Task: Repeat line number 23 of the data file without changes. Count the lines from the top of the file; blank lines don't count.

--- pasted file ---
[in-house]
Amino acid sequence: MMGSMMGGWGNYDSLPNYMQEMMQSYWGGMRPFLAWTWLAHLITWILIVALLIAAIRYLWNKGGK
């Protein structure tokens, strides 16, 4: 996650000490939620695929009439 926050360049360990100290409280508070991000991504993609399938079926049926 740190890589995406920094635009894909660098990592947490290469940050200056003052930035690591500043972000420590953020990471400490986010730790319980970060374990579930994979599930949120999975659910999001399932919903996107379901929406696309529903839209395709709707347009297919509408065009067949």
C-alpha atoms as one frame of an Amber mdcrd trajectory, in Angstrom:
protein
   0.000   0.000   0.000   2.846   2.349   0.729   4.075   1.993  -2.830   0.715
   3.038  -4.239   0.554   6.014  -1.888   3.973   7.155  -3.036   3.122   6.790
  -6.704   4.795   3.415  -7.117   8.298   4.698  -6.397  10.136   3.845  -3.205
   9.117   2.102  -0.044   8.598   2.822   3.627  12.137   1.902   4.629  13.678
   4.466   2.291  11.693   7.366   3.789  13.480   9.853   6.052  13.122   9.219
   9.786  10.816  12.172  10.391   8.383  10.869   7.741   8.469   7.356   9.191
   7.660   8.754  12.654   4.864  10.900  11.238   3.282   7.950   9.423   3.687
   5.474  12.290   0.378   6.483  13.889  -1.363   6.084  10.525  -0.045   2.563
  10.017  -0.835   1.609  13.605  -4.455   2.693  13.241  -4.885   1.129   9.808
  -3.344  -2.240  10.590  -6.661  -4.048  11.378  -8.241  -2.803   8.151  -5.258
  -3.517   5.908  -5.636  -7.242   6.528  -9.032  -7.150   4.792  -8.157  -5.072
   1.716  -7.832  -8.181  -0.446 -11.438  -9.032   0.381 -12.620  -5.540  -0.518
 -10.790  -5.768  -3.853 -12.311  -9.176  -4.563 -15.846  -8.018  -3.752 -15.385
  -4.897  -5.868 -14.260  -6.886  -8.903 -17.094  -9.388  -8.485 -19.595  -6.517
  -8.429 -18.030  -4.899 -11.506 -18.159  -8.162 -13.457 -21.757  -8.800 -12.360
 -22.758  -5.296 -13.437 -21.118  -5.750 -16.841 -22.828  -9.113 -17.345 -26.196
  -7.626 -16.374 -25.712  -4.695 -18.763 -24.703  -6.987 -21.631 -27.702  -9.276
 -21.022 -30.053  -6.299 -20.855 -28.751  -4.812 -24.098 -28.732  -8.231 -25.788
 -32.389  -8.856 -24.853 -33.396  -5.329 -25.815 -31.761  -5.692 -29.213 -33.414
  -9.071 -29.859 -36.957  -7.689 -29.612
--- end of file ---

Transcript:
 -21.022 -30.053  -6.299 -20.855 -28.751  -4.812 -24.098 -28.732  -8.231 -25.788